North Tipperary G.A.A. History
County Tipperary Supplement, The Examiner, April 9, 2001
The recent publication of the History of the GAA. in North Tipperary brings to mind two interesting episodes in the history of the division. One is the Silvermines Silver Cup and the second is about Tony Courtney of Nenagh, who won a County Tipperary senior football medal with Nenagh in 1915 and went on to be capped for Ireland in 1920-21.
But first the Silver Cup, which is to be found today in the presbytery of the Silvermines parish. This cup was first played for in an intercounty hurling match between Tipperary and South Galway, played in the Phoenix Park in February 1886. Tipperary won and the cup came back to the county.
Later the same year it was put up as the prize 'for the championship of North Tipperary'. (It would take too long to explain a 'championship of North Tipperary' fifteen years before the division came into existence but the history goes a long way to doing so!).
At any rate Silvermines and Holycross qualified for the final and, as was the wont in those days, the final wasn't played until April 19, 1887. Silvermines won.
The man who was regarded as being responsible for training the victorious side was Fr. John Cunningham, a native of Kilrush, who was curate there at the time. Soon after he was transferred to Roscrea and eventually became Parish Priest of Templederry, where he spent the last twenty-one years of his life. He died in 1935.
Apparently, when he left Silvermines after the 1887 win he took the Silver Cup with him because we read that in the year of his death he returned it to the parish of Silvermines. On St. Patrick's Day 1935 the then Canon Cunningham returned to the parish from neighbouring Templederry to place the cup in the safe keeping of the parish. Five members of the team that won it were present on the occasion as part of the reception committee. The cup was placed in the presbytery, where it has lain since.
Perhaps it may go on display in Lar na Pairce at some stage!
The second interesting item is the career of Tony Courtney. Nenagh Institute dominated football in North Tipperary in the second decade of the twentieth century. They won two county finals during the period, in 1911 and 1915. In the latter year they beat Castleiney by 1-2 to 1-1 in the final at Thurles, not played until July 31, 1916. Courtney was one of their stalwarts.
Courtney became a medical student and took an interest in rugby. He was obviously good at the game because he was capped for Ireland seven times in 1920-21, whiIe sti II a young man. He was born in 1899.
He received his first cap on February 28, 1920, when Ireland were defeated, 19-0, by Scotland at Inverleith. There was another defeat by Wales, 28-4 at Cardiff Arms Park on March 13, and a further defeat by France, 15 to 7 at Landsdowne Road two weeks later.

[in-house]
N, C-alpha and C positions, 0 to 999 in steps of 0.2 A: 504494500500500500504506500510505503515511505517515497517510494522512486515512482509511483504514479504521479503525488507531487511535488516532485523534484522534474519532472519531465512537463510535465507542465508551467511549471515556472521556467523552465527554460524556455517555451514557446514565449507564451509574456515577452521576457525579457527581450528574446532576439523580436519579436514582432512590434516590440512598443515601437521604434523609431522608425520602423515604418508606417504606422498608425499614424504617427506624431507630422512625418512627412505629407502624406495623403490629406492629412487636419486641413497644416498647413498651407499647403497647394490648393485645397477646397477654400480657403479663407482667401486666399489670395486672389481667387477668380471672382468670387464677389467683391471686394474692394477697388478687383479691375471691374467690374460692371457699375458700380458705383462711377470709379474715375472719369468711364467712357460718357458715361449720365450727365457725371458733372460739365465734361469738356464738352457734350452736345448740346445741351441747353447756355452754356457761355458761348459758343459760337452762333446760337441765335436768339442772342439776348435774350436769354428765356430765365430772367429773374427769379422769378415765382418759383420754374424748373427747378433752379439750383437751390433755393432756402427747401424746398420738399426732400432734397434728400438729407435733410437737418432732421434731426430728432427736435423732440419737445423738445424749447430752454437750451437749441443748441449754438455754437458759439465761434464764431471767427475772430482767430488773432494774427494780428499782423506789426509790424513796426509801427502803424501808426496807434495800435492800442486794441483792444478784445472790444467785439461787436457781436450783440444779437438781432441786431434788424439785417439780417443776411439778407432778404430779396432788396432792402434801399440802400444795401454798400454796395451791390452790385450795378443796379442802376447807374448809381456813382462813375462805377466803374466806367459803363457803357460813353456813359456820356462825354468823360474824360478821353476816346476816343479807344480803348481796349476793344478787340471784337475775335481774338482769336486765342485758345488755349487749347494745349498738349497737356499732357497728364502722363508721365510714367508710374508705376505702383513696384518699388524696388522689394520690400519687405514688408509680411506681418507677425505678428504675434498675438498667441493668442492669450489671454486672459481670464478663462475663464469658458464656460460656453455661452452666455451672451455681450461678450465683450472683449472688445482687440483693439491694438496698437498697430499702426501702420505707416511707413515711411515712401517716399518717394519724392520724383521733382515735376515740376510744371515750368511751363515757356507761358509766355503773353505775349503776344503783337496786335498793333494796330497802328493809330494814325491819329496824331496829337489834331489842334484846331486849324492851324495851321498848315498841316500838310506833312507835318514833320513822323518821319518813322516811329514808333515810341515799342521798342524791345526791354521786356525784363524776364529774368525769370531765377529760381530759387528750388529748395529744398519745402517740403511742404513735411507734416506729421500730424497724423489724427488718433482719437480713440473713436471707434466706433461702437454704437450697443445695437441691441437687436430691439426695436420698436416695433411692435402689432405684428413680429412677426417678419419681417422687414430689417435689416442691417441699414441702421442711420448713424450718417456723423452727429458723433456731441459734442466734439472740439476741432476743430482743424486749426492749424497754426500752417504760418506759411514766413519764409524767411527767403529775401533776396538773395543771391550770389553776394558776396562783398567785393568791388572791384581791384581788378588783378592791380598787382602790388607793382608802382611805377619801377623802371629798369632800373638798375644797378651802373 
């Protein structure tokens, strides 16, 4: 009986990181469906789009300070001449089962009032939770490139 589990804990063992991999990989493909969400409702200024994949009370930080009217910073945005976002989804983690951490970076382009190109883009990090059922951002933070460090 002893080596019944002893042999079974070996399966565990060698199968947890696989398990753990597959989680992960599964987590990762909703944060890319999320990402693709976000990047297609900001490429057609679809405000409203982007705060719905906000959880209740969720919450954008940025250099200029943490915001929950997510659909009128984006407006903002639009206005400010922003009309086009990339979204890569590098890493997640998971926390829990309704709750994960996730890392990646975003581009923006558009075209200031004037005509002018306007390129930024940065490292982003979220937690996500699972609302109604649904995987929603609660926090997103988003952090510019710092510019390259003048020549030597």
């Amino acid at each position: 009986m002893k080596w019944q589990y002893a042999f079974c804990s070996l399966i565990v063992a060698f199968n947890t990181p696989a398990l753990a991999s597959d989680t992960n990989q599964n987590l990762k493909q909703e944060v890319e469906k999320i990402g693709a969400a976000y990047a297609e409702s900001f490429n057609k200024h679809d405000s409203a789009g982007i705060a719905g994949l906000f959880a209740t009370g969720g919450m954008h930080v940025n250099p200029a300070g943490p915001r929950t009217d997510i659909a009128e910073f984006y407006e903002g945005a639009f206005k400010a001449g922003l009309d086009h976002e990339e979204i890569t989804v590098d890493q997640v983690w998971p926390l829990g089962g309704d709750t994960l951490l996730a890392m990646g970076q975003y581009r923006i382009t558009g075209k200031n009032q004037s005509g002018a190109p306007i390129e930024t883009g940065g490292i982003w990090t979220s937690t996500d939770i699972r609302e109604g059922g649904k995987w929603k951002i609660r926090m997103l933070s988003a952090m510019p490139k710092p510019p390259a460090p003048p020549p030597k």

There was one success in 1921 but first there was defeat by England, 15 to 0, at Twickenham on February 12. Success came against Scotland by 9-8 at Landsdowne Road on February 26. Two weeks later there was defeat by Wales, 6-0, at Balmoral and Courtney's final game was against France, when Ireland were defeated, 20-10, at Stade Columbes on April 9.
Courtney played tight-head prop in all his games and his place was taken by McVicker the following season. There was very little mention of the honour of a Nenagh man representing his country in the Nenagh Guardian of the time. In fact it is rather scathing of the game. In a comment on the defeat by Wales in March 1920, it has this to say: 'Of course Rugby football is merely the game of the few. It is not played by the large number who would develop a spirit of rivalry and offer a wider field of selection.'
There is a little increased mention in 1921. For the first game against England it mentions the two Tipperary men on the team, A. Courtney and Dr. P. Stokes of Fethard. It reported that Stokes was the outstanding forward against France but also mentions the contribution of Courtney.
Funeral of Tom Ashe
There is an interesting mention of Courtney in Ulick O'Connor's book, 'The Troubles'. In a footnote to his account of the funeral of Thomas Ashe in September 1917, he has this to say: 'Along the North Quays, Dick McKee was in charge of the procession. A despatch rider from Dublin Castle on a motorbike rode past full tilt, skimming the edge of the march. McKee jumped out as he flew by and managed to dislodge him from his cycle. The bike skidded around on the footpath. It finished up at the feet of one of the Volunteer stewards, Tony Courtney, a medical student. 'Dump that bike in the river,' McKee ordered Courtney. The student was reluctant to dispose of something as valuable as a motor cycle then was, and remembers being torn between the instinct to preserve it and the sheer authority that McKee exuded. However, he heaved the bike into the Liffey and the despatch rider had to return to Dublin Castle on foot. Four years later, Courtney would be capped at Rugby for Ireland against England at Twickenham. When the Irish team were received by King George V before the match, Courtney found hinself in a dilemma because of his republican views. But as the King approached, Courtney stooped to tie his bootlace, thus avoiding having to press Royal flesh and at the same time maintaining the semblance of courtesy.'
Tony Courtney qualified as a medical doctor, married and had four children, two boys and two girls. He died in January 1970 at the age of seventy years. He must hold a unique place in the annals of Tipperary sport with a county senior football medal won with Nenagh and nine rugby caps won playing for Ireland. He must also be the only player in the world to have put tying his bootlace before shaking the hand of the King of England!